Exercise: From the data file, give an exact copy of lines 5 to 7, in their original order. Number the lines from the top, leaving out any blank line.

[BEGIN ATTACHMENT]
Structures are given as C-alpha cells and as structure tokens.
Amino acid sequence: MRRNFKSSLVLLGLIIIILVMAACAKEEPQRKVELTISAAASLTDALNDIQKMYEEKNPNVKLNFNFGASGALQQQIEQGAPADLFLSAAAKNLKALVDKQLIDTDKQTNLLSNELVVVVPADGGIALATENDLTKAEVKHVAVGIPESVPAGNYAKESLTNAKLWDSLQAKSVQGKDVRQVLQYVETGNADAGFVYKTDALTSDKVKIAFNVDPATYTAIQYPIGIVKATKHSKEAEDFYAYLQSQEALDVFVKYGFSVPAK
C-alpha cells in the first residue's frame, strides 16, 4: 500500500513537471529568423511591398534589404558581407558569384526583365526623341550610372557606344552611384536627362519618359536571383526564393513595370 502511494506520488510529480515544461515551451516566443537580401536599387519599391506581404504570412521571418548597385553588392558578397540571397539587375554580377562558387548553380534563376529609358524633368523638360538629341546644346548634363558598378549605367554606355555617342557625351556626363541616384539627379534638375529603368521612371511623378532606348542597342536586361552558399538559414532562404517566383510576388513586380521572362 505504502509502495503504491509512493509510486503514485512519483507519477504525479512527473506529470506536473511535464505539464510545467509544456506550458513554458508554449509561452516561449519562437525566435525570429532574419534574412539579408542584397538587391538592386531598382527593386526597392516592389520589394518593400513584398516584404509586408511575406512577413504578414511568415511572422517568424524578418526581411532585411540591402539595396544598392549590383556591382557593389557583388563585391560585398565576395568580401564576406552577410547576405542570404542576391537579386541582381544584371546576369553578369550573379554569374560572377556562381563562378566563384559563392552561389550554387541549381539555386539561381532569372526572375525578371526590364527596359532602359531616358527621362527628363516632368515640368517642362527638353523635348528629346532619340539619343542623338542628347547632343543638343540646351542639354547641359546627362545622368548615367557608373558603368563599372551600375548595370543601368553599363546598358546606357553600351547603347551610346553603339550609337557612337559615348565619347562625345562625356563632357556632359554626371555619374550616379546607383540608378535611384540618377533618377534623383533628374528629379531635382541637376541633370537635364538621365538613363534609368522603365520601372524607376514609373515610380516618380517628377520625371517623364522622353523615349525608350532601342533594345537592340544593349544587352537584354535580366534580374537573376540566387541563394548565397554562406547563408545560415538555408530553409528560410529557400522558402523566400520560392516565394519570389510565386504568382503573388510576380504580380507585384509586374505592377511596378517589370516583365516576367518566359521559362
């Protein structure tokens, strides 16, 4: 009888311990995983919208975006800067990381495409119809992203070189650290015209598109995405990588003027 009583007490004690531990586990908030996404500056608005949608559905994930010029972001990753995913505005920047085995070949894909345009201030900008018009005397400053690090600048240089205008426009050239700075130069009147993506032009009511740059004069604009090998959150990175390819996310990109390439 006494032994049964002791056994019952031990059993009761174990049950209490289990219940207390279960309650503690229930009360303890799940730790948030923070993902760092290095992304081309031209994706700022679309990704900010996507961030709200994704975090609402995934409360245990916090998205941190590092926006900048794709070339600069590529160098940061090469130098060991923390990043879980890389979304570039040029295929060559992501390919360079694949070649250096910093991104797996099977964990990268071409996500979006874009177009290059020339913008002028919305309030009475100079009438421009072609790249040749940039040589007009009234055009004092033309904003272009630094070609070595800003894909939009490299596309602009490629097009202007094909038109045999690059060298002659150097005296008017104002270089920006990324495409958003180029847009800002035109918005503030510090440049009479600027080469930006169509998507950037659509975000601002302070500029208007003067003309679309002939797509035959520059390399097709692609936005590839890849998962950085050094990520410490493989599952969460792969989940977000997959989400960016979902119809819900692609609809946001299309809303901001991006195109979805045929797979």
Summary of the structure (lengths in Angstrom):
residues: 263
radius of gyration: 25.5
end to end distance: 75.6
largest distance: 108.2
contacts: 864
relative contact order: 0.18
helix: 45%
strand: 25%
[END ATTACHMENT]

Summary of the structure (lengths in Angstrom):
residues: 263
radius of gyration: 25.5